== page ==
The birthplace of Christopher Columbus is a fascinating mix of urban life and medieval history. Get your walking shoes and check out Genoa.
Often overlooked by sun-seeking tourists in a rush to get to picturesque Portofino and pastel-painted Cinque Terre, Genoa is one of Italy’s most underrated and historically significant cities.
This former maritime power has much to boast about: birthplace of world navigator Christopher Columbus, home to the prison from which Marco Polo dictated accounts of his travels, Italy’s first football team, and inventors of pesto.
Genoa’s topography, nestled between mountains and sea, means that the city is blessed with temperate weather all year round and, with direct two hour flights from the UK, it’s the perfect escape for those in search of history, culture and hearty Italian fare, any time of the year.
This compact city is more than a gateway to the Italian Riviera, it’s a destination in its own right.
Reacquaint yourself with the renaissance at Vecchia Genova, a Sixteenth Century palazzo located in the historic centre of Genoa, just 300m from San Lorenzo Cathedral.
Days begin with homemade brioche and organic jam breakfasts served on the terrace and end in blissful slumber in spacious, stucco-walled bedrooms.
For something a little more luxurious, treat yourself to the Grand Hotel Savoia, Genoa’s most opulent lodgings. This five star hotel was established in 1897 and has long been a favourite amongst old Italian aristocracy. Soothe your sightseeing-worn limbs in the hydro-pool on the terrace or at the on-site spa.
Following a large-scale regeneration project in the early 1990s, the old port or Porto Antico is now an oasis of waterfront restaurants and bars, complete with a panoramic lift, a tropical rainforest biosphere and Europe’s largest Aquarium.
But, to experience Genoa at its most enchanting, wander around the tangle of narrow alleyways named “Carruggi” which unfurl behind the port and lead to impressive palaces like the Palazzo di San Giorgo, formerly one of Europe’s first banks and before that a prison for Venetian captives such as Marco Polo.
One of Genoa’s most splendid streets is the 250m long UNESCO protected Via Garibaldi or “Street of Kings”, a completely pedestrianised street lined with magnificent Sixteenth Century palazzi.
Two of the most illustrious palaces – Palazzo Rosso and Palazzo Bianco – are now art galleries housing works of art from old masters, including Van Dyck, Caravaggio and Veronese. Take the glass lift to the panoramic roof at Palazzo Bianco for one of the finest views in the city.
The Genovese will claim that focaccia, the famed Italian flatbread, was invented in this seafront city. Here it is served in thick squares veiled in a crusty surface, punctuated with dimples filled with Ligurian olive oil and salt, served with a cappuccino for breakfast. Get to café lined Piazza del’Erbe early to watch the city wake up.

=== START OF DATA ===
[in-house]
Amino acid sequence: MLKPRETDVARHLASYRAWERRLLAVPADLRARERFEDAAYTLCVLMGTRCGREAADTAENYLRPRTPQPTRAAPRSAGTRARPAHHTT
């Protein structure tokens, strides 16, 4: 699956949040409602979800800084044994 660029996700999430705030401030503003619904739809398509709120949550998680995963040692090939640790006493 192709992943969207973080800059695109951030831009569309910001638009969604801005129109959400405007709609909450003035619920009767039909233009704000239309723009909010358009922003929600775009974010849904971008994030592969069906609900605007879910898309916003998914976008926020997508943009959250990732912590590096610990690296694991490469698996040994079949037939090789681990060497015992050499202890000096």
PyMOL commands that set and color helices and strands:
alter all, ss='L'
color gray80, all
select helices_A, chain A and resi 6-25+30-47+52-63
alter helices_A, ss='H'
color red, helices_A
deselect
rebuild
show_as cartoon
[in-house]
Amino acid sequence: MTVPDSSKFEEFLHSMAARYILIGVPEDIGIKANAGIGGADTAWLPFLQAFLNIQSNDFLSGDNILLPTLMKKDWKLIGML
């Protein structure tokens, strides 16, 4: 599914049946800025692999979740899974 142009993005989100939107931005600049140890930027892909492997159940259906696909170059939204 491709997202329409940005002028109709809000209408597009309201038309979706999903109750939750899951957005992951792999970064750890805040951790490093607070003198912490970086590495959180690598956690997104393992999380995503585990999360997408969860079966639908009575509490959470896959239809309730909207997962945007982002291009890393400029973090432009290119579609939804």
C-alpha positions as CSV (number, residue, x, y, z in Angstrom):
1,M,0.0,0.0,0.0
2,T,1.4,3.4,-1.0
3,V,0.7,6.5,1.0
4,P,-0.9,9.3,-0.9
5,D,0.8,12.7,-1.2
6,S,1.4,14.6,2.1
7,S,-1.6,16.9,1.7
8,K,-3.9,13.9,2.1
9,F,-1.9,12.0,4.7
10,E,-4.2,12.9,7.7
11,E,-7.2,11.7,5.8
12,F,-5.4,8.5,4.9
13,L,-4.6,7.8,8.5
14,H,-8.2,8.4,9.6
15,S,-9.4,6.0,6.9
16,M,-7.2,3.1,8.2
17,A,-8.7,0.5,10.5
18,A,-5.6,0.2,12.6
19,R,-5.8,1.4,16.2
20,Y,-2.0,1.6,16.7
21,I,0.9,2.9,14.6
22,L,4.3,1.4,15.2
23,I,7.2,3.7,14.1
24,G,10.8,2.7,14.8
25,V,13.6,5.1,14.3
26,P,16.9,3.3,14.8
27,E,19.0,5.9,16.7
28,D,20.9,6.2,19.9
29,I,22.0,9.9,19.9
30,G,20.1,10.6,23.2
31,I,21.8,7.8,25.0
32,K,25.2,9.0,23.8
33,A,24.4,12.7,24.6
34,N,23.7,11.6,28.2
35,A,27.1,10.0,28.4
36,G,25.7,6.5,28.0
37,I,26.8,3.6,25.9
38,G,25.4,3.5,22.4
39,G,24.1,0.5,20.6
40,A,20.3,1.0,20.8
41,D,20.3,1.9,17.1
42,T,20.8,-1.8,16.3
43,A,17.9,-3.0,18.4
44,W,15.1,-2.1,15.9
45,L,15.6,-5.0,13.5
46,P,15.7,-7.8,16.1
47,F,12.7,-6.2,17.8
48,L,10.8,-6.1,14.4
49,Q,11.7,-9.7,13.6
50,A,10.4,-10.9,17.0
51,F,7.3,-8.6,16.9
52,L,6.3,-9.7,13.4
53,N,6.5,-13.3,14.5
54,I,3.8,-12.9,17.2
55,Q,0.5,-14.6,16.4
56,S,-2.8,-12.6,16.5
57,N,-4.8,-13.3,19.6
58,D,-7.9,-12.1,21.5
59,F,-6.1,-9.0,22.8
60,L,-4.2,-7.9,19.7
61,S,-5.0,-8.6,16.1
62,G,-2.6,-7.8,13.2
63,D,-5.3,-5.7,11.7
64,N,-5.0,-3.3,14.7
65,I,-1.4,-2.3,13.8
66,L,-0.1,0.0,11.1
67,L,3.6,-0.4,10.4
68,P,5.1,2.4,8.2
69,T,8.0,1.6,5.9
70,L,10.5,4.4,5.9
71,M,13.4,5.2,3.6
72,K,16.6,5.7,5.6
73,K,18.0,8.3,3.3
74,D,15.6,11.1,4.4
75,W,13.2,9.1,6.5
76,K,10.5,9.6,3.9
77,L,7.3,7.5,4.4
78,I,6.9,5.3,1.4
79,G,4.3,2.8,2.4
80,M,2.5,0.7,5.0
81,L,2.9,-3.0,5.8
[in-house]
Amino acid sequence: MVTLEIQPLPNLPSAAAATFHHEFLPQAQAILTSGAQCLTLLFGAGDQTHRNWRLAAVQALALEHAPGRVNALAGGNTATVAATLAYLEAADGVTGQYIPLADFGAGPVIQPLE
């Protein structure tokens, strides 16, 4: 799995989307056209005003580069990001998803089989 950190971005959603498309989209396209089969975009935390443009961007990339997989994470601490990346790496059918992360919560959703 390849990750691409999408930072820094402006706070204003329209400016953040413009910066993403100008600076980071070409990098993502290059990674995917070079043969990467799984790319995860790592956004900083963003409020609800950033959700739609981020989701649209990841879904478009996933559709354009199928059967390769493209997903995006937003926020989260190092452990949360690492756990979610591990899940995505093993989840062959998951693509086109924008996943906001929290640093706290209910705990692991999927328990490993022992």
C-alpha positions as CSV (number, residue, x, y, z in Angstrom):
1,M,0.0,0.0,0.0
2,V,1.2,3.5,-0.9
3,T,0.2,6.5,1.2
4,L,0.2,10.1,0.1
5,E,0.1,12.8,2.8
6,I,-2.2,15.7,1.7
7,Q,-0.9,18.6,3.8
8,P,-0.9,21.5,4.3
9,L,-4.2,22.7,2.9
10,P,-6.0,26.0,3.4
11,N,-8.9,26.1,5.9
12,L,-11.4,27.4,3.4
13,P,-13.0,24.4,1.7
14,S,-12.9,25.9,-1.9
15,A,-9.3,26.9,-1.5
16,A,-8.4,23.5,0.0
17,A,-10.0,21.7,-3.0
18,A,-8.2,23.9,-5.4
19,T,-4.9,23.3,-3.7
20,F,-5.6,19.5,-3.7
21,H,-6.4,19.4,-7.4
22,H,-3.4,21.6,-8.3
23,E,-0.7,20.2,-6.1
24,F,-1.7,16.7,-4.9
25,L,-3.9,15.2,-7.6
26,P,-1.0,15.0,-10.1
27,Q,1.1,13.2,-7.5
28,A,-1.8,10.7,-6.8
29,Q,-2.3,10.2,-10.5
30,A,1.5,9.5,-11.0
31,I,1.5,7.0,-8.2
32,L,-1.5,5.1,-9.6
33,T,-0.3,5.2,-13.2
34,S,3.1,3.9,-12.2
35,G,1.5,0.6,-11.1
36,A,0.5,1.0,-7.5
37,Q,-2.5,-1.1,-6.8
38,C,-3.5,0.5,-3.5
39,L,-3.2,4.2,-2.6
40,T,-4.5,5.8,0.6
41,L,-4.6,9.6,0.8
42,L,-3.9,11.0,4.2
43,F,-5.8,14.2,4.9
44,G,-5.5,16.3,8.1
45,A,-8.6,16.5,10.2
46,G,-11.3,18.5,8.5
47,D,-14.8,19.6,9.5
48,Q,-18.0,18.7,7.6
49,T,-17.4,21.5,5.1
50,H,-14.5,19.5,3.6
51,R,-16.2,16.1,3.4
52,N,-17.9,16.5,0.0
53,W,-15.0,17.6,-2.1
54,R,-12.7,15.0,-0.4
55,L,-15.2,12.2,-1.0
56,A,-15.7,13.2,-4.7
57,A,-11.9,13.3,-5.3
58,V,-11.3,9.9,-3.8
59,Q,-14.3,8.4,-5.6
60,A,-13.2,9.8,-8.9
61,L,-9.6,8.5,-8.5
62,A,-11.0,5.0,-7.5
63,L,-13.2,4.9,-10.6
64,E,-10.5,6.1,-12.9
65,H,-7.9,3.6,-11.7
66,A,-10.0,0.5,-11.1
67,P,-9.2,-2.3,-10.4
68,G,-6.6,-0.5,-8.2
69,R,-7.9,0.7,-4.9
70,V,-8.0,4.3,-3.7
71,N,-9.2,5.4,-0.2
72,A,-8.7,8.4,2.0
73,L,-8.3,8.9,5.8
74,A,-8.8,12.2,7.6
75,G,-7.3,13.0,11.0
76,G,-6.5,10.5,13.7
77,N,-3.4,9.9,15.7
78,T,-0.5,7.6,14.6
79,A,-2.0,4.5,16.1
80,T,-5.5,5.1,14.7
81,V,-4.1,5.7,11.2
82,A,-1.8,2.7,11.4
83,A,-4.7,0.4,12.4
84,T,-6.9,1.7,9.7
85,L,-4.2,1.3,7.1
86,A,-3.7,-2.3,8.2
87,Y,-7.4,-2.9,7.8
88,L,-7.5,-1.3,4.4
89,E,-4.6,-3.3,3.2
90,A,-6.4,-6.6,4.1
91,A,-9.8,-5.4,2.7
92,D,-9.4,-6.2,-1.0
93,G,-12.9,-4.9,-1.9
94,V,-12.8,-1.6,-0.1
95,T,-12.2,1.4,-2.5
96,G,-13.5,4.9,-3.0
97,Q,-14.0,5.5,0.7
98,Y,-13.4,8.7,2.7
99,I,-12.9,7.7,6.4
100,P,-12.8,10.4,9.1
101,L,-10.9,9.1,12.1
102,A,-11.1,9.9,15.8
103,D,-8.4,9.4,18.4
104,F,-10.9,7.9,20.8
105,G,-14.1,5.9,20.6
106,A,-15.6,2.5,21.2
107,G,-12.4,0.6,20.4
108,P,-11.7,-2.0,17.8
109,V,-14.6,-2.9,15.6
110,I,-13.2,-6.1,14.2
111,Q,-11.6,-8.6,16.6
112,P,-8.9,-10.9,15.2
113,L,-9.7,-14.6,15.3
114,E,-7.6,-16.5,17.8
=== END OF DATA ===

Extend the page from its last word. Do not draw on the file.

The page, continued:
One of the best local haunts for lunch is the decidedly rustic Via Sottoripa, a narrow arcade which runs parallel to the port, where tiny street stalls sell la farinata, an unleavened crepe made from chickpea flour, and friggatorie sell fried fish served in paper cones.
Genoa’s close proximity to both sea and mountains makes for a diverse regional cuisine, rich in fresh fish and seafood, as well as legumes, nuts and an abundance of olives.
Zeffrino, a stone’s throw from the house which Christopher Columbus allegedly lived in, serves fancier fare than most and has been frequented by everybody from Frank Sinatra to Pavarotti.
For a truly Genovese experience, tuck into a steaming bowl of fresh trofie pasta served with lashings of vivid green Genovese pesto.
The Genovese have mastered the art of the aperitivo; evenings are passed unwinding with friends, clinking glasses and nibbling on tiny pastries, peanuts and crostini. Try Bar La Tantana, which sits on the on the sea front, for sunset sea-views with your Aperol Spritz.
Genova is also home to a fine selection of wine bars and, by night, chairs and tables spill out onto the pavements around popular bars on Piazza del’ Erbe, Via San Donato and Via San Bernardo. Cantine Matteotti is a local favourite, with ‘Wines of the Day’ scrawled on to blackboards and glasses accompanied by wooden trays of salame and local cheeses.
Like Venice, Genoa’s distinguished trade history with North Africa and the Middle East has left a legacy, notably in the city’s taste for exotic luxuries like candied fruits and spices.
Pietro Romanengo lures customers in with its windows adored with tiny colourful candied fruits and rose syrup sweets and at the Drogheria Torielli spice shop, clientele queue for jars of colourful spices, jars of amber honey and aromatic herbs labelled by hand.
The arcaded Via XX September is lined with small independent Italian boutiques, though for those with their sights on loftier labels, Via Roma offers the biggest Italian and international brands. Don’t miss the historic Via Garibaldi 12, a concept store houses everything from clothes, to soap, to stationary.
Genoa’s mild climate lends itself well to a rich variety of plant life, making it a haven for horticulturists.Noblemen of the Nineteenth Century expressed their status and wealth in the form of sprawling villas with spectacular gardens, of which Villa Durazzo Pallavicini is one of the most romantic. Designed by Michele Canzio, a set designer at the Teatro Carlo Felici, the terraced landscape features meandering footpaths winding around palm trees and exotic flowers, neoclassical architecture and a botanical garden.